Best Practices for Grassland Birds

These “Best Management Practices” have been developed by wildlife biologists at the New York State Department of Environmental Conservation (DEC), U.S. Fish & Wildlife Service, Audubon and other grassland bird experts. They should be used to guide habitat management on existing grasslands or habitat to be converted into grassland. The goal is to provide and maintain the open, grassy conditions necessary for successful breeding and/or wintering by grassland birds. Activities should be timed to avoid disturbing nesting birds.

Different Birds, Different Requirements
Grassland birds thrive on large, open grasslands as these habitats provide the wide open treeless spaces they need to nest and reproduce. Providing the correct mix of grass height, plant species, and thatch depth benefits the greatest diversity of species. For example, Upland sandpipers, a threatened species in NYS and much of the Northeast U.S., require very short grasses while Henslow’s sparrows require taller vegetation with a mix of forbs. Bobolinks and Savannah Sparrows, two of our more common grassland bird species, have less stringent habitat requirements.

1. Remove or thin hedgerows – this is one of the best actions a landowner can take to improve conditions for grassland birds, as it increases the size of the grasslands. Although trees and shrubs benefit wildlife in other habitats, they generally decrease nesting opportunity and productivity in grasslands, especially when forming thickets or hedgerows. In addition, many of the woody plants that colonize grasslands are aggressive invasive species, such as European buckthorn, multiflora rose, Russian olive, and black locust.

2) Remove woody vegetation within the field – removal and clearing may be done anytime outside the nesting season (April 23 to August 15). If a narrow edge of woody vegetation separates the field from adjacent open habitats, it should be considered within the field boundaries when feasible, and removed. Areas where hedgerows were removed should be periodically cut when woody vegetation starts to re-grow.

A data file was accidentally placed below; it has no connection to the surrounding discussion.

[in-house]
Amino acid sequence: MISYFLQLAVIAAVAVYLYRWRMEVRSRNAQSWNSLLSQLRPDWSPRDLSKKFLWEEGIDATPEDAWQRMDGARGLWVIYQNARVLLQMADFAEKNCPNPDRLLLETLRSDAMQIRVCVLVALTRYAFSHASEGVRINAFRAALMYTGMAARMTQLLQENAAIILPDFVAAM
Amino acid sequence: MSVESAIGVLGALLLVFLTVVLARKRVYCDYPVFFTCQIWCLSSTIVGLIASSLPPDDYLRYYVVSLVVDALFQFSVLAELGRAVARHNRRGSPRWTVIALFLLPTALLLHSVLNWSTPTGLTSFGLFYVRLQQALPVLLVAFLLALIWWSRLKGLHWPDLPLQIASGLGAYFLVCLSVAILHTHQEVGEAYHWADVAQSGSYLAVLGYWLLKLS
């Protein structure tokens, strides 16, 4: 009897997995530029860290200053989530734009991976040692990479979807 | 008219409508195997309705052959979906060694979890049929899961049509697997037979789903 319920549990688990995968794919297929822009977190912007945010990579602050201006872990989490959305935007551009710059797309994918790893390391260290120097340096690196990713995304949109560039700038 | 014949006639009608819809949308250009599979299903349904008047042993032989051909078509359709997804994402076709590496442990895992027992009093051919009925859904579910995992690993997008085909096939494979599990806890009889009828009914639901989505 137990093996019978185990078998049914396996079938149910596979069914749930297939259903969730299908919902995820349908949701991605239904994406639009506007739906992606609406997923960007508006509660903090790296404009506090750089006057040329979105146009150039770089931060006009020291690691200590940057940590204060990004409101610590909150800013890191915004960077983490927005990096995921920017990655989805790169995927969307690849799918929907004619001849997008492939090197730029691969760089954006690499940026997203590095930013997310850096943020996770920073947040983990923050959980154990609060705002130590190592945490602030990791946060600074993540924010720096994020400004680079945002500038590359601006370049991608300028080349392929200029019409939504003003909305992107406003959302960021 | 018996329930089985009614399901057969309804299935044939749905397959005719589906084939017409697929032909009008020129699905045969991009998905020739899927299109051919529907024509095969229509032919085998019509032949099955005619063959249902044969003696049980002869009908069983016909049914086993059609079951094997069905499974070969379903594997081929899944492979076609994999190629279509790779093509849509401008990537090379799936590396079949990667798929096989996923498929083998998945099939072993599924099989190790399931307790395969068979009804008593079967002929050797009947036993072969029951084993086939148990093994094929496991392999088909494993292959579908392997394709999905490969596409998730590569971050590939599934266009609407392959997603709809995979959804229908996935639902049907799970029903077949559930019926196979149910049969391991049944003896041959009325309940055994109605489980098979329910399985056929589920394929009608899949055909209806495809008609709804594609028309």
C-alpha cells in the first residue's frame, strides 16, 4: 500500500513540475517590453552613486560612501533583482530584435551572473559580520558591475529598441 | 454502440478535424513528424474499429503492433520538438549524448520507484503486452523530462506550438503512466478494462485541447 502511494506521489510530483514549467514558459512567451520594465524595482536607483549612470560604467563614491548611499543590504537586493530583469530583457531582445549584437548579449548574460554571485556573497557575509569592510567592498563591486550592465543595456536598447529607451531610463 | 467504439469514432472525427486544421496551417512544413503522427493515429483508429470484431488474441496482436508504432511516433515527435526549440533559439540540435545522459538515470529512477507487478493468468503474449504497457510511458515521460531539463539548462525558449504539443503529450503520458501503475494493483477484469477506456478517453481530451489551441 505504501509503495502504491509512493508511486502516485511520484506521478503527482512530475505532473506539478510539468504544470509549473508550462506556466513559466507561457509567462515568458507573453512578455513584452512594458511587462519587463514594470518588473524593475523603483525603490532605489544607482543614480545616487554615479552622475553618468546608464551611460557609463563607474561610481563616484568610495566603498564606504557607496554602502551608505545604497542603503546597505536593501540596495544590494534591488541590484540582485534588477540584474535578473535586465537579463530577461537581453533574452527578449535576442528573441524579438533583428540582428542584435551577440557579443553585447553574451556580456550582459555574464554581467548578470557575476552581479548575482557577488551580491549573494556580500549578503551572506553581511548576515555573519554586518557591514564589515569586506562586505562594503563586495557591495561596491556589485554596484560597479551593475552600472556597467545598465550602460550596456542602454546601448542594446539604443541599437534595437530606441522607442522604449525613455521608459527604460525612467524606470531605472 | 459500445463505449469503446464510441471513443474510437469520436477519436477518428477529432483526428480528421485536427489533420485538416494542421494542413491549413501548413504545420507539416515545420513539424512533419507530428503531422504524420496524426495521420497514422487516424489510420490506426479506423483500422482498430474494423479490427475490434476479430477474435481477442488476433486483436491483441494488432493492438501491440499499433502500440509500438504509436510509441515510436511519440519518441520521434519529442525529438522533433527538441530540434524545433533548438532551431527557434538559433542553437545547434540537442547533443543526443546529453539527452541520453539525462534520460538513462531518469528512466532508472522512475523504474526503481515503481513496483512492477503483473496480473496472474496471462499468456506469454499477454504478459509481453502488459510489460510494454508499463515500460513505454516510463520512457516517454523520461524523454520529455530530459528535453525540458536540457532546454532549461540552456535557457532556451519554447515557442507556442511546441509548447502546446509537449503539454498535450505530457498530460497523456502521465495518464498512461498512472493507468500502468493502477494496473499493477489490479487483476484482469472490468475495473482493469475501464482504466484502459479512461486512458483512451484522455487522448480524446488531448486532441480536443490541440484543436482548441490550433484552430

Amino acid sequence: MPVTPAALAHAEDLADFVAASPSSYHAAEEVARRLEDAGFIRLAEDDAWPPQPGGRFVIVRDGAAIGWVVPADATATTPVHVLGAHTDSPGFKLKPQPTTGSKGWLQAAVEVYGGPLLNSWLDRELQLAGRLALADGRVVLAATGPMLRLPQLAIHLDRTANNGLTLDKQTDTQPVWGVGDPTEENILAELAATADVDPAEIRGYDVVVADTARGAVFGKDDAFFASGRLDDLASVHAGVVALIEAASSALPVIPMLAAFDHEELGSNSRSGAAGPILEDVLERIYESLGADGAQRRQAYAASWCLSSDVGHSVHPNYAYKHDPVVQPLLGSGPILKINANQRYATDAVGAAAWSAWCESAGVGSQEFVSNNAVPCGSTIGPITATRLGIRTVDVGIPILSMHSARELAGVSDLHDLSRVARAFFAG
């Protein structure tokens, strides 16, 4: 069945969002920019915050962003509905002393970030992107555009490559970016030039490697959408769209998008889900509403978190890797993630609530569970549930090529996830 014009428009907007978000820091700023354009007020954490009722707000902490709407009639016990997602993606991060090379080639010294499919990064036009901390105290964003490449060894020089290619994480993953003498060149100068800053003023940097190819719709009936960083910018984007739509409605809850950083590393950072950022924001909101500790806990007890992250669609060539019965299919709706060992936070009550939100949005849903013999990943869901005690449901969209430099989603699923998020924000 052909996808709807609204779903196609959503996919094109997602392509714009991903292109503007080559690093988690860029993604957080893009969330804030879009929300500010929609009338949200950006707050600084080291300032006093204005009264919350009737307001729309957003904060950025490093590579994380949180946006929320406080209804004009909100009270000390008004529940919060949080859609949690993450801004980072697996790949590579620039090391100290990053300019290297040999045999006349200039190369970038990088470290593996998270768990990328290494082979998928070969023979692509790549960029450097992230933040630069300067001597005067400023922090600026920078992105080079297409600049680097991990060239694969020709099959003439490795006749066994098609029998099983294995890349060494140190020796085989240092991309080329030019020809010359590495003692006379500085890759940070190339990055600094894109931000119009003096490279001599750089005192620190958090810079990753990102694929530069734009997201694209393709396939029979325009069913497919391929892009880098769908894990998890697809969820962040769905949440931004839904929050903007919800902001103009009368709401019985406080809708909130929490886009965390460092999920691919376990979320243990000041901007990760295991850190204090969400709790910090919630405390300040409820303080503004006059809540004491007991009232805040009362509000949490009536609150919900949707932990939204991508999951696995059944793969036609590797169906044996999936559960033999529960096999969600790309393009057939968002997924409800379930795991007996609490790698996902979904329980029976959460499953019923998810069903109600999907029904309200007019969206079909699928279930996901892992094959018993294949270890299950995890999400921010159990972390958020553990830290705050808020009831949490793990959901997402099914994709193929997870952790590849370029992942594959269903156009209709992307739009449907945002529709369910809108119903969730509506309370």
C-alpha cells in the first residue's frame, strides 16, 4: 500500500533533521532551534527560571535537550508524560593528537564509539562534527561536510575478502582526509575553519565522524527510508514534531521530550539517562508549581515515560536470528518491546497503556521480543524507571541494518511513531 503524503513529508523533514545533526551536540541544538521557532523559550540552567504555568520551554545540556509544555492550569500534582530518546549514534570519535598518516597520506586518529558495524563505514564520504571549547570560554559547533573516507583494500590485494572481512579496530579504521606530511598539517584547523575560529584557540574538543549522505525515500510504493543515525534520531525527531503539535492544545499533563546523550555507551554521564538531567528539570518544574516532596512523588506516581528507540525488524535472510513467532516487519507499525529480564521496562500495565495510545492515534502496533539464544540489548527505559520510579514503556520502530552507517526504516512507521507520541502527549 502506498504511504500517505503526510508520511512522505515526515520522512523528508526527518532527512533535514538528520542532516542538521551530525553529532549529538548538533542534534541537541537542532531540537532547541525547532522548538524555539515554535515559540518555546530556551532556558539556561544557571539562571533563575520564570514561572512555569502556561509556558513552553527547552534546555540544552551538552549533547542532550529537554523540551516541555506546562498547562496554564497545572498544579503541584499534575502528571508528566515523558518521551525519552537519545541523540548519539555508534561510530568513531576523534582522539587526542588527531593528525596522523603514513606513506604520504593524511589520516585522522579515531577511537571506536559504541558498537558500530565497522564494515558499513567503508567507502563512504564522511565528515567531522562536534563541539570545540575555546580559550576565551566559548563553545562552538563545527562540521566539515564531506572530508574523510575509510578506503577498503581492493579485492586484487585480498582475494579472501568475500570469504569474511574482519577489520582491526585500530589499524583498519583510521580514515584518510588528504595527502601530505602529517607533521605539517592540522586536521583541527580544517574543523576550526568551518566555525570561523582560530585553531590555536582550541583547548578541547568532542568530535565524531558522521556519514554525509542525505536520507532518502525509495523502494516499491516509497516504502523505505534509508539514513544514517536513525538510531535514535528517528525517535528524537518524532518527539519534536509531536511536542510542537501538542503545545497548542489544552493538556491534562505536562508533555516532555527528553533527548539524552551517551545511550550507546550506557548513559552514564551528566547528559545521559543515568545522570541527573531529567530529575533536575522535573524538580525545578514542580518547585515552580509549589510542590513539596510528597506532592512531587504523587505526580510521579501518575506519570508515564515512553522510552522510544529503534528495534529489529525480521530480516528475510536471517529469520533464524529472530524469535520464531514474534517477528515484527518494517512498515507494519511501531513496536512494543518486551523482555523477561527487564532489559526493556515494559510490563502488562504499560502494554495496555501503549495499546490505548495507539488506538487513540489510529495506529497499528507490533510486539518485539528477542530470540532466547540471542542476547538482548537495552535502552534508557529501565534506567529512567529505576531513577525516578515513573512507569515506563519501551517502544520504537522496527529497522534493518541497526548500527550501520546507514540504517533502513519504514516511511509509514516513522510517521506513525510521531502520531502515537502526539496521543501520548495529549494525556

Volunteers working on trail

3) Mowing – operation of any mechanized equipment or vehicles or other disturbance of grassland birds or their habitat should be prohibited within the field during the grassland bird breeding season (23 April to 15 August) or wintering season (1 November to 1 March) except as necessary to control invasive species.   

Where to mow: Large fields should be divided in thirds and one third should be mowed each year to provide a diverse mix of grass heights and densities beneficial to most grassland bird species. For example, for a 300 acre field mow a different 100 acres each year on a 3-year rotation.

If you must enter the fields during nesting season it’s best to drive slowly on designated paths, staying close to tree or shrub lines. Limiting the frequency, speed, and duration of these trips will greatly reduce disturbance to nesting birds.

4) Remove Excess Thatch – thatch, the litter left over after grasses have been mowed, is used by grassland birds to build their nests; a depth of three or four inches is ideal. Thatch also provides cover for voles and moles, thereby benefiting grassland raptors such as the state-endangered Short-eared Owl and the state-threatened Northern Harrier, which survive the winter by preying on these small mammals. Thatch returns nutrients to the soil, but excessive amounts of thatch can smother the growth of new grasses.